Study finds some areas provide little upward mobility - - Tyler, Longview, Jacksonville |ETX News

Rags to rags: Southeast, Midwest worst areas for poor to advance

(RNN) - Climbing the economic ladder in this country is more of a dream than reality for some, and a new study revealed that depends a lot on where poor people live.

Cities like Memphis and Atlanta and other major metropolitan areas in the same geographic region are the least likely places for poor children to ascend to the top income brackets in adulthood.

Economics professors from Harvard University and the University of California-Berkeley recently released findings from the study. It explored the effects of tax expenditures such as the Earned Income Tax Credit and other social factors such as family structure, school systems and neighborhood demographics.

Memphis is the U.S. city with the worst economic mobility for poor children, according to the research. In this particular case, the effect worked both ways - only 31 percent of children born into the top 20 percent of income were expected to remain there into adulthood.

The New York Times used the data to compile its own map, which found west Georgia and west Mississippi were the two largest areas affected by this problem.

Despite being one of the most affluent cities in the country, Atlanta has one of the most severe disparities in economic opportunity. Only 4 percent of poor children were expected to reach the top 20 percent of earners by adulthood.

Close to half of families in Greenville, MS, are headed by single mothers, and the test scores of elementary and middle students there are among the worst in the country.

Although Auburn, AL, has one of the nation's lowest high school dropout rates, children born into poverty have only a 3.6 percent chance of moving into a higher economic percentile. Nearly one-third of family units have single mothers.

Though geography plays an obvious role in people's economic opportunities, one of the study's authors said it is difficult to explain how the country got to this point and how to fix it.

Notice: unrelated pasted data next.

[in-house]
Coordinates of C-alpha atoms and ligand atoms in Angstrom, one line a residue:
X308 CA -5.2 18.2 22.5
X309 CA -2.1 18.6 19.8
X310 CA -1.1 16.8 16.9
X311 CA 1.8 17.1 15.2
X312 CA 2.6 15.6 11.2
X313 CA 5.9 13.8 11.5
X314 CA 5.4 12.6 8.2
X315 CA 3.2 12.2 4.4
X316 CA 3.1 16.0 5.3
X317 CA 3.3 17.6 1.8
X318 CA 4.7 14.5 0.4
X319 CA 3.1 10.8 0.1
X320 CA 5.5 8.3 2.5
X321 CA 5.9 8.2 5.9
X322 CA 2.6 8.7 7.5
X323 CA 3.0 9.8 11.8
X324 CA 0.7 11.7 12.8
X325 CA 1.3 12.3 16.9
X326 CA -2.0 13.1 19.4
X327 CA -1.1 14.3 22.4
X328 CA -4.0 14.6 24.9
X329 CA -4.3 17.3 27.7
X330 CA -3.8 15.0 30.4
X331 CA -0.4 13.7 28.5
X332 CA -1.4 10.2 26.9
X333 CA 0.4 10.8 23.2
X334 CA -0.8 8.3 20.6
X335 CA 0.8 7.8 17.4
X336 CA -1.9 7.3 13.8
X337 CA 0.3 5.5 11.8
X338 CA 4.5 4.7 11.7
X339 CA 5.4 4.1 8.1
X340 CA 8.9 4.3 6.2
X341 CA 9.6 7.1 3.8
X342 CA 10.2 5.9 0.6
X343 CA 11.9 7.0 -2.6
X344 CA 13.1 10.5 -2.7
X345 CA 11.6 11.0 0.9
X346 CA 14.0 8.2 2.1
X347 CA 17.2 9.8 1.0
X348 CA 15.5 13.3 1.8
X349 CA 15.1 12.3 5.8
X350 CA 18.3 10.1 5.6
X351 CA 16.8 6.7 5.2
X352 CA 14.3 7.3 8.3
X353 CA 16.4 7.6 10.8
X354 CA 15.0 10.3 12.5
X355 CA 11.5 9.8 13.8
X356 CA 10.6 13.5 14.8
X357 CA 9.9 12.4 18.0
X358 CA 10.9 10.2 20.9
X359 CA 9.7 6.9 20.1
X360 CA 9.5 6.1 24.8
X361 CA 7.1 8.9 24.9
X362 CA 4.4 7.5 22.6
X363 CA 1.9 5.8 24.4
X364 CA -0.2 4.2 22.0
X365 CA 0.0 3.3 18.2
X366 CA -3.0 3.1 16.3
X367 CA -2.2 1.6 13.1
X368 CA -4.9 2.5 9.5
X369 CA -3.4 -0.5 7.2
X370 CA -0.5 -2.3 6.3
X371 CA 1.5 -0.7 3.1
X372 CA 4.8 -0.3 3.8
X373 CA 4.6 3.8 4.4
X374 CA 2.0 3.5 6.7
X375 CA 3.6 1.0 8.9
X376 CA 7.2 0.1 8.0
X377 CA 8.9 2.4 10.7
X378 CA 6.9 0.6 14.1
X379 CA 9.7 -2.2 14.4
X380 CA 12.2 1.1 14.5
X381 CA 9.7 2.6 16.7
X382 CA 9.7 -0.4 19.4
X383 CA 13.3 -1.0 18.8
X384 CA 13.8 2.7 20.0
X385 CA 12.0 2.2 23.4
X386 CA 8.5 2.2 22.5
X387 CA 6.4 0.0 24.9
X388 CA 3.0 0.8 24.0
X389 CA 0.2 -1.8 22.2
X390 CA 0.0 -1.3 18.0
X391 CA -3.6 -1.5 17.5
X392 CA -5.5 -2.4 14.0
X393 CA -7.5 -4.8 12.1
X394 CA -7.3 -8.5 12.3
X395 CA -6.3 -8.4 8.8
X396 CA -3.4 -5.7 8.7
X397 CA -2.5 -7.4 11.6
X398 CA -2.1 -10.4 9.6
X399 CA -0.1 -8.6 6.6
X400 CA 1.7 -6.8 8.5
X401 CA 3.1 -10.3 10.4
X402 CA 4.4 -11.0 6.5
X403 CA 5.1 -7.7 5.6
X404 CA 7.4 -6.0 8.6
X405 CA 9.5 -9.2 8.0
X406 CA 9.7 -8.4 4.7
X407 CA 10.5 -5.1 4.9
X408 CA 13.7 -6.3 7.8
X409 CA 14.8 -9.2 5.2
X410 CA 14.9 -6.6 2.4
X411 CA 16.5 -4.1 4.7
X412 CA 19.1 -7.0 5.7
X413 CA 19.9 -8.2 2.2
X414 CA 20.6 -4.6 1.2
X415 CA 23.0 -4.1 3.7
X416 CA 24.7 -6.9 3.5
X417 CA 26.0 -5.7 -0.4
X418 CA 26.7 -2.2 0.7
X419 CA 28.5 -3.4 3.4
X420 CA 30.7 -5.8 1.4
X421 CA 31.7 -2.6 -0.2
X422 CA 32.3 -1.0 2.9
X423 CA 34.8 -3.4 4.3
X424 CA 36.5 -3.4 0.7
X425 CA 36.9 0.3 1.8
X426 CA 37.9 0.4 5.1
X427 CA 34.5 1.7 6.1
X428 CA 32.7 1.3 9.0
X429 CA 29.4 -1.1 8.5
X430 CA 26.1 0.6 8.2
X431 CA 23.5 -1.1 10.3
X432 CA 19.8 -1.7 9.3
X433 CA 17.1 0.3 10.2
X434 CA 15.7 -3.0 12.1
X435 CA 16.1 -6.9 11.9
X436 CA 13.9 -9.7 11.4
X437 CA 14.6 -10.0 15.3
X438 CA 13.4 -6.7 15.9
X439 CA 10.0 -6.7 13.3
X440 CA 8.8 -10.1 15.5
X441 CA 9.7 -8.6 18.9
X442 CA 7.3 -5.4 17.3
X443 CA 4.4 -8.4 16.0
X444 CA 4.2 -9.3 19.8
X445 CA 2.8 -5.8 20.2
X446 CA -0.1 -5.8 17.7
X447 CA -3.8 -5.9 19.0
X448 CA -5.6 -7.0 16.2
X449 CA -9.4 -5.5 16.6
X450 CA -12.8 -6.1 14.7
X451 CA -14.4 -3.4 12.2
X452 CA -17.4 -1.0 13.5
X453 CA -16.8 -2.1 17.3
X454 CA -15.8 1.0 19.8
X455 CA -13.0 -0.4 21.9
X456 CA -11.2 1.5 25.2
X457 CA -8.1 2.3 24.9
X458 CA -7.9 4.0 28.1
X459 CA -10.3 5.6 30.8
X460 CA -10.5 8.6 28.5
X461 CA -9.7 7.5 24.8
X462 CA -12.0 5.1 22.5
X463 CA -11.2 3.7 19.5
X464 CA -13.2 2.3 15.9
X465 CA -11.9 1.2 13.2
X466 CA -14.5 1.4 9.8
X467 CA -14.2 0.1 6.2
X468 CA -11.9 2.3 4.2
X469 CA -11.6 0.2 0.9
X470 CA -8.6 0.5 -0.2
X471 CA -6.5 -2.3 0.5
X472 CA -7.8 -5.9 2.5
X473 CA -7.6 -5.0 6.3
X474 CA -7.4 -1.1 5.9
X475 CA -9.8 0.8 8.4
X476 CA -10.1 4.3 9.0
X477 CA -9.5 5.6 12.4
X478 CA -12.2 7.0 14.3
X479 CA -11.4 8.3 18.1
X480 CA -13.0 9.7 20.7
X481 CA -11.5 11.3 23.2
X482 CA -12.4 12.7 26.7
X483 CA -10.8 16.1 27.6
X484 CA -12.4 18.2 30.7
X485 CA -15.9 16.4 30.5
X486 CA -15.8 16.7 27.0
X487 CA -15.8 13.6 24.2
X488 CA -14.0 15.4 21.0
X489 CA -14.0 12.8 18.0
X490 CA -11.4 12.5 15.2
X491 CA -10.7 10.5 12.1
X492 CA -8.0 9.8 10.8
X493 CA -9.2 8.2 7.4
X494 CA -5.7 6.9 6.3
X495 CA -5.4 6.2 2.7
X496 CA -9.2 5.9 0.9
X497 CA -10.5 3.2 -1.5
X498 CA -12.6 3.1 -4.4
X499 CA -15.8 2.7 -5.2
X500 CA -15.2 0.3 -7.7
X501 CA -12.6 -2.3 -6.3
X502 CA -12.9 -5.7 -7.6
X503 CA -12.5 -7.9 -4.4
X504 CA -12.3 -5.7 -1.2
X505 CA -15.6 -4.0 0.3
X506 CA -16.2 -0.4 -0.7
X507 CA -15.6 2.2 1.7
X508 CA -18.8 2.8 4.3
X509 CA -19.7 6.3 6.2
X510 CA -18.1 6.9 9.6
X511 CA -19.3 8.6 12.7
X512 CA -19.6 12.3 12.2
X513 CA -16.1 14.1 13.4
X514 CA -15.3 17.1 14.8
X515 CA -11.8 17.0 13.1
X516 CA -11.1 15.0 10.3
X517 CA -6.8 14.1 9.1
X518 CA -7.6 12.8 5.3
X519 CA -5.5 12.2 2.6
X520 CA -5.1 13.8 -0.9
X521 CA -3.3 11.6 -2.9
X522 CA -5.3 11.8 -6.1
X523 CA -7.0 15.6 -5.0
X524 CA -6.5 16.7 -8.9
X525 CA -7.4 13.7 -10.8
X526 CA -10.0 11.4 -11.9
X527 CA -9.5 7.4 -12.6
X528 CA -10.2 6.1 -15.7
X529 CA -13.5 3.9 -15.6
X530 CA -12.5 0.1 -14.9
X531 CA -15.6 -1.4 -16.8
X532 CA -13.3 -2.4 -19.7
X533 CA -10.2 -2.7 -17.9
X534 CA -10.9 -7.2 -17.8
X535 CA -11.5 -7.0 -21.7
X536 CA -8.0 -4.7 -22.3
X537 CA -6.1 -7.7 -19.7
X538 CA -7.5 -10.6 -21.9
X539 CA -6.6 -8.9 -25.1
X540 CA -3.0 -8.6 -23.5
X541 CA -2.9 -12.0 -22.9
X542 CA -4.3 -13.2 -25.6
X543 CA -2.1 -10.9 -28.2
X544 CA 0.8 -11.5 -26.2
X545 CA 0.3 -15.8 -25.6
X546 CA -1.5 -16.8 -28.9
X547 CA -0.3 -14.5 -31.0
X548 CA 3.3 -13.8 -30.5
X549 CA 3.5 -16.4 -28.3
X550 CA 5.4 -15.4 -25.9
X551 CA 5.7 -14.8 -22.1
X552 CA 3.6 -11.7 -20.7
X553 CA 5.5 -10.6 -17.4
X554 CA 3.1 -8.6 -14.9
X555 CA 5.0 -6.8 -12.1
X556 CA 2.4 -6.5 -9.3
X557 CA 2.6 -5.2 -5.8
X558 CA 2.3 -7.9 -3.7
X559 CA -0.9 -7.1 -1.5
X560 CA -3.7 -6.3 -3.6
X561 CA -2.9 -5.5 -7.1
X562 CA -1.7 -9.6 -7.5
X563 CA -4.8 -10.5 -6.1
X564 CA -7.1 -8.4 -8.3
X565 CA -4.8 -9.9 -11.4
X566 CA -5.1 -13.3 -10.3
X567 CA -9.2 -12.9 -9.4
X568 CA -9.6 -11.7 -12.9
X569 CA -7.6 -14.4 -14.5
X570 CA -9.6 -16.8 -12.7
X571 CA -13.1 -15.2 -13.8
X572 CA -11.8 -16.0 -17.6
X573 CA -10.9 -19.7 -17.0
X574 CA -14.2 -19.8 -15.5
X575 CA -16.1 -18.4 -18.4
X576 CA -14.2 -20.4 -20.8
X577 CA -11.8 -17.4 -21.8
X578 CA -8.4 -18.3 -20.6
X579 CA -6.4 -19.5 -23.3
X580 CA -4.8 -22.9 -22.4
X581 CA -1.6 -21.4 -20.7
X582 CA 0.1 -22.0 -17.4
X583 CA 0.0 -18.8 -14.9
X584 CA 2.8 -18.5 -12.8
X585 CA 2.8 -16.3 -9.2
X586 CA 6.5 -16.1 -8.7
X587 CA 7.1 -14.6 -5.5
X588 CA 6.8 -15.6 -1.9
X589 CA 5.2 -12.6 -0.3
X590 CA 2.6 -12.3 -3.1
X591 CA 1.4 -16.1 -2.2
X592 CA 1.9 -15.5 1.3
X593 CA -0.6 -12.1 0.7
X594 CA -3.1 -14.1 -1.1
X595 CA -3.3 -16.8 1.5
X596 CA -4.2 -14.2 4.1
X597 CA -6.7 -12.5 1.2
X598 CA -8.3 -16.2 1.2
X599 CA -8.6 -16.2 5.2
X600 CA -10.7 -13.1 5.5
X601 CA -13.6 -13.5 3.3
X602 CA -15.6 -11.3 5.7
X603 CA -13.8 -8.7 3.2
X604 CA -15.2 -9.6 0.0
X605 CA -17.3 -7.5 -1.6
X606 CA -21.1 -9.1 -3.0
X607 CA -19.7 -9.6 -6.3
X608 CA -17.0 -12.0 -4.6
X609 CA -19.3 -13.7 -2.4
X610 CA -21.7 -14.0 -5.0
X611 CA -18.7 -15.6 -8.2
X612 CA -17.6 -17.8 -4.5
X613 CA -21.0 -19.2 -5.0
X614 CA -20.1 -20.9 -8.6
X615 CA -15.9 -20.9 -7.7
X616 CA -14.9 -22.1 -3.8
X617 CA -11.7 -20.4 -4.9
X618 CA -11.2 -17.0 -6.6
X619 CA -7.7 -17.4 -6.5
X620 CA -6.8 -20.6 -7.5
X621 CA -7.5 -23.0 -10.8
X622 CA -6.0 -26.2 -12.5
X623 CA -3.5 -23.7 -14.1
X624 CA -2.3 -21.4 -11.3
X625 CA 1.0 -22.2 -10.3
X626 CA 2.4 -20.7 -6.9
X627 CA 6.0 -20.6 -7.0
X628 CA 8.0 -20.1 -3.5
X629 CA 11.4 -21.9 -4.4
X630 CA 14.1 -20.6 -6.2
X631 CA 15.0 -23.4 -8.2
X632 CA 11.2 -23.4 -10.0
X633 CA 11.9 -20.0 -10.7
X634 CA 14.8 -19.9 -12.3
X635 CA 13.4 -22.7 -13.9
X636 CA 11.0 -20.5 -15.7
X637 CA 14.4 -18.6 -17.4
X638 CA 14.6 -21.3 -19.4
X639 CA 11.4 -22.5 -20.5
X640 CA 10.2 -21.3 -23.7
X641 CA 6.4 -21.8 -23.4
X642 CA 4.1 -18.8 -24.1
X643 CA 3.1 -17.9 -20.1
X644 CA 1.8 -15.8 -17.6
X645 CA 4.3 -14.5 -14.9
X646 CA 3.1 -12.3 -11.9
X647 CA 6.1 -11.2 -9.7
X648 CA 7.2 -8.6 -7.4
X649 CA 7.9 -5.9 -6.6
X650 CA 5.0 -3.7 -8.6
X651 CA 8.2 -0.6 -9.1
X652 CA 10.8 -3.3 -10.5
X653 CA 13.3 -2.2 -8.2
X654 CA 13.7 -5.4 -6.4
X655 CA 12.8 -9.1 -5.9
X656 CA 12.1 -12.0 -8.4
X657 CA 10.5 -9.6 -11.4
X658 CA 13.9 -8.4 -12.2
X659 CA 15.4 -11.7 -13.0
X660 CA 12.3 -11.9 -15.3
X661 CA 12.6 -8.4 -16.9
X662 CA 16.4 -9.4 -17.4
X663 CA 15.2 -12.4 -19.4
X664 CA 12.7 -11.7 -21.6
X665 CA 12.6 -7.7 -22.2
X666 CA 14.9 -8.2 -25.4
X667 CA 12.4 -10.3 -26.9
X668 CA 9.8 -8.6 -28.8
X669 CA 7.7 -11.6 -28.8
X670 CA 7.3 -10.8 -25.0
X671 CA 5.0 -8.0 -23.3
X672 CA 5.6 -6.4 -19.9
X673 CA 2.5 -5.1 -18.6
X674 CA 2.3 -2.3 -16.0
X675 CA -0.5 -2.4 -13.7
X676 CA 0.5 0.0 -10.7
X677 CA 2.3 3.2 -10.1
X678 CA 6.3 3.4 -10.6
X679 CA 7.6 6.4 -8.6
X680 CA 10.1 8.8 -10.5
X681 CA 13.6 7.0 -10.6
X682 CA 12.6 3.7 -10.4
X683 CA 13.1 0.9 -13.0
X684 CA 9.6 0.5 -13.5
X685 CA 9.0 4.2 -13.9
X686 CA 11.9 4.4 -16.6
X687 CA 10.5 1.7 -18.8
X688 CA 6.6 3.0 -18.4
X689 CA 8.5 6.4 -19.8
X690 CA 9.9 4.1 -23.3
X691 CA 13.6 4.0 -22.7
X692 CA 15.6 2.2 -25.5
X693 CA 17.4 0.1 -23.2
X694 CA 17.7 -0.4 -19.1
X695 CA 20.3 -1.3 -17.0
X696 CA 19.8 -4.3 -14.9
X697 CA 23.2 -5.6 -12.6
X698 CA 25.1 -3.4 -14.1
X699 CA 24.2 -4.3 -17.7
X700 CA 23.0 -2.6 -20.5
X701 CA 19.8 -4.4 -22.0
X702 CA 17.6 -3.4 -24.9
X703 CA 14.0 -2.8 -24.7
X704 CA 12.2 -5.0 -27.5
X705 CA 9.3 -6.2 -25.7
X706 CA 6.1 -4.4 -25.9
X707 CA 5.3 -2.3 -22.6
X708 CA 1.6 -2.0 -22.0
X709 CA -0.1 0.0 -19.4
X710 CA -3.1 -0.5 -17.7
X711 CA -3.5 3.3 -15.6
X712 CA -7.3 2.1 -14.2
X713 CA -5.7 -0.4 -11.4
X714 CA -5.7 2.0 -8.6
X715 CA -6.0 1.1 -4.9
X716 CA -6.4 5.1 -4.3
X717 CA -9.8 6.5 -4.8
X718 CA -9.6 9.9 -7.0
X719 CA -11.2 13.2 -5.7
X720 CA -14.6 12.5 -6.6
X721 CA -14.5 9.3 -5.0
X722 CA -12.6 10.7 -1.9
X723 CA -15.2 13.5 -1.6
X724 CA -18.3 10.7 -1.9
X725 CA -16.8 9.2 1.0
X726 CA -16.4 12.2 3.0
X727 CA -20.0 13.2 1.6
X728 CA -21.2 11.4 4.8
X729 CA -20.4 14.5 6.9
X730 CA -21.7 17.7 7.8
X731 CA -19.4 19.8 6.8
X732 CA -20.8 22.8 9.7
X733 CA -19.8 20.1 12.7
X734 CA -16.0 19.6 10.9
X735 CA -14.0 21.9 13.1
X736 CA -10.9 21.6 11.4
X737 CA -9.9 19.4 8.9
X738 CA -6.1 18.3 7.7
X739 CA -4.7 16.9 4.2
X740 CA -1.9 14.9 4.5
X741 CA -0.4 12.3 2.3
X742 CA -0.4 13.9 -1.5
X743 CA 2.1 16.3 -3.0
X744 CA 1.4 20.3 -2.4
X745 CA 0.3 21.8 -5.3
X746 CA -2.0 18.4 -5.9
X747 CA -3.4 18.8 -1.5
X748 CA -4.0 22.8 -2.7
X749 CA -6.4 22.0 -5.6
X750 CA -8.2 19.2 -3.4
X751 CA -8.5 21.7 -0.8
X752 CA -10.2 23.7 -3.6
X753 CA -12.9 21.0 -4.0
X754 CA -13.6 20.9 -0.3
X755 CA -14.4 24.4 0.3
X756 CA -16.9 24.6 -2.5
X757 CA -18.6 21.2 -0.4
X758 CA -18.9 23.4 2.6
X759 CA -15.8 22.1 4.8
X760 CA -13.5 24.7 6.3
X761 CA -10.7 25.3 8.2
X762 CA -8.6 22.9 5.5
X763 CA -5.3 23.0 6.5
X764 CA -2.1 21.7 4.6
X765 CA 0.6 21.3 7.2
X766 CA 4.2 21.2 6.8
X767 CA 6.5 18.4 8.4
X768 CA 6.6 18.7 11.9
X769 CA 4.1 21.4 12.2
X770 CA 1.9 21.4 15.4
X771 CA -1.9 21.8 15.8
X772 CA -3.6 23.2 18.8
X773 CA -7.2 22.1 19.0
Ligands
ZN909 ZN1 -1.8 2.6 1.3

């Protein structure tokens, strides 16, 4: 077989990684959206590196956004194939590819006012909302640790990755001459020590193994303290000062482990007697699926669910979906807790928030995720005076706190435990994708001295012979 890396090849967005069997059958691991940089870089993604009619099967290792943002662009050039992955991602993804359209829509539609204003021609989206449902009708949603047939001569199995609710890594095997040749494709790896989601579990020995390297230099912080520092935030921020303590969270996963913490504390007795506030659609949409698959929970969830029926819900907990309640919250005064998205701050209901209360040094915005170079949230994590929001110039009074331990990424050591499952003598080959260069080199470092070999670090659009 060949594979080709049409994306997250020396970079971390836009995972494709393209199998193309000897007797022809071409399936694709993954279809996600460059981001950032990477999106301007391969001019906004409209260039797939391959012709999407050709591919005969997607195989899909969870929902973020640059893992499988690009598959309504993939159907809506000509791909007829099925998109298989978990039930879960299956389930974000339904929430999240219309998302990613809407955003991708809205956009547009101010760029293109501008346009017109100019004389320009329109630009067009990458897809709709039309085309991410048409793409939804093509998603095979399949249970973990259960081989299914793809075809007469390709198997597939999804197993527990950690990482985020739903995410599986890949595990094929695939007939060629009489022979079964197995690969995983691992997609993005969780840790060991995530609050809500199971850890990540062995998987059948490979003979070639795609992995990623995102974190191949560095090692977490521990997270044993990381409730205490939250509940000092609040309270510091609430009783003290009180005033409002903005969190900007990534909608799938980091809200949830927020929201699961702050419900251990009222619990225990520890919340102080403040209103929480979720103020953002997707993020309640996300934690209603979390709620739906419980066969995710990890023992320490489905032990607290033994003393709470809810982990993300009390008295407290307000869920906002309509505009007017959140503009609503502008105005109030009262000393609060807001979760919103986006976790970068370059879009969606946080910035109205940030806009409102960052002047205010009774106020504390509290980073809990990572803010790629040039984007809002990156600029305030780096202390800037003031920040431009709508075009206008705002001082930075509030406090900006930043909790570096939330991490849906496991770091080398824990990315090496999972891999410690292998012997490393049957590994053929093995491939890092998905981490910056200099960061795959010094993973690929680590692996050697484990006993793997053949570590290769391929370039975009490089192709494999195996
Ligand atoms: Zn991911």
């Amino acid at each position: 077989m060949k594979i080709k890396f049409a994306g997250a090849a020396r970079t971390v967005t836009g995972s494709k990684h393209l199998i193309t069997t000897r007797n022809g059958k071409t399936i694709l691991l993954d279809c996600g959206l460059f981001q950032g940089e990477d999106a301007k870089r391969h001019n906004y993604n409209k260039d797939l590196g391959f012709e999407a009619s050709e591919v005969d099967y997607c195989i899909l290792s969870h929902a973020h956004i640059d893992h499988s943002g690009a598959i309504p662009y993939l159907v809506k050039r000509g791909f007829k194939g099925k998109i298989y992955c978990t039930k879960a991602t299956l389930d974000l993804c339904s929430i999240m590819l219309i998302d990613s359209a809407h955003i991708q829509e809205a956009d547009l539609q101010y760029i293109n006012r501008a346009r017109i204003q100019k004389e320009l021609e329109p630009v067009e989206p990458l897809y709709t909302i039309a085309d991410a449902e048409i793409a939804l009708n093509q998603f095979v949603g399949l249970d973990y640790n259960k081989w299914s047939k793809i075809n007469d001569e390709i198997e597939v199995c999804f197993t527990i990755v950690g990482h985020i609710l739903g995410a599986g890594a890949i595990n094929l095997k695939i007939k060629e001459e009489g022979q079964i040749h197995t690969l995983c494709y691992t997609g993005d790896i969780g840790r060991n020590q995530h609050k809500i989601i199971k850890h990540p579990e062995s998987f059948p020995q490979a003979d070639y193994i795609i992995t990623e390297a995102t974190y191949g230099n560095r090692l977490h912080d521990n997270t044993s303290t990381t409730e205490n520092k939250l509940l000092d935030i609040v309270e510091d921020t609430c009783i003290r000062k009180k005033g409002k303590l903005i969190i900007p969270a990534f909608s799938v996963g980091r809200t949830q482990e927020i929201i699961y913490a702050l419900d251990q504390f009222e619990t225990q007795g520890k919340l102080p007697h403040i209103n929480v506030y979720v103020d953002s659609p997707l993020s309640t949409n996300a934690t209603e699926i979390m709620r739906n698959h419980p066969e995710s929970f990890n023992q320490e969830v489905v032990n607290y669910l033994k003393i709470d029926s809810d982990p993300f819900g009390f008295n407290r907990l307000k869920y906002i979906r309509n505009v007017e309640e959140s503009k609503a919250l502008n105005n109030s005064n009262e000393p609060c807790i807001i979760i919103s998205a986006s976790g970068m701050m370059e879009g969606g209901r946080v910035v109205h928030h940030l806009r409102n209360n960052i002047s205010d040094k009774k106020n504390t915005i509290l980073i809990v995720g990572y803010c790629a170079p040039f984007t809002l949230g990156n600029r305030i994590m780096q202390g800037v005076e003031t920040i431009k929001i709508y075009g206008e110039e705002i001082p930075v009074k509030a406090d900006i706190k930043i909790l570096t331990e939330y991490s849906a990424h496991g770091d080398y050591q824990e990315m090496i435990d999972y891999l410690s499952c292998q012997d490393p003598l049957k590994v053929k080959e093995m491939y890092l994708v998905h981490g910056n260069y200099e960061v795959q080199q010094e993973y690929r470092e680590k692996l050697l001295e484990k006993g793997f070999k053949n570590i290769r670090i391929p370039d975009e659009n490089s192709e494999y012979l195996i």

"There are no blanket answers as to what the right policies for mobility are at this point," said Nathaniel Hendren, an economics professor at Harvard. "We want to learn why some areas are so much better than some other areas. We know from other studies that teachers in schools have a dramatic impact on kids earning. Improving public schools is important, but that's not the end all, be all."

Salt Lake City (11.5 percent), San Francisco (11.2 percent), Boston (9.8 percent), New York (9.7 percent) and Los Angeles (9.6 percent) have the highest rates of upward mobility among major metropolitan cities.

The research team found most areas with low economic mobility had certain things in common.

For instance, many of the worst cities are likely to have a smaller middle class and low-income areas residentially separated from middle-income areas.

Poor quality K-12 school systems - determined by low test scores and high dropout rates - also have an effect.

Ultimately, the study found the strongest similarities between low-income, low-opportunity areas tend to be single-parent homes and a decreased emphasis on religion.

Other cities that are among the worst for upward mobility are Montgomery, AL; Columbus, GA; Spartanburg, SC; and Albany, GA.

Cities in the upper Midwest like Indianapolis, Chicago, Cincinnati and Detroit are also on the lower tier of this trend. The same is true of western Alaska.

The research was conducted across a 30-year period that included millions of anonymous earnings records spanning two generations.

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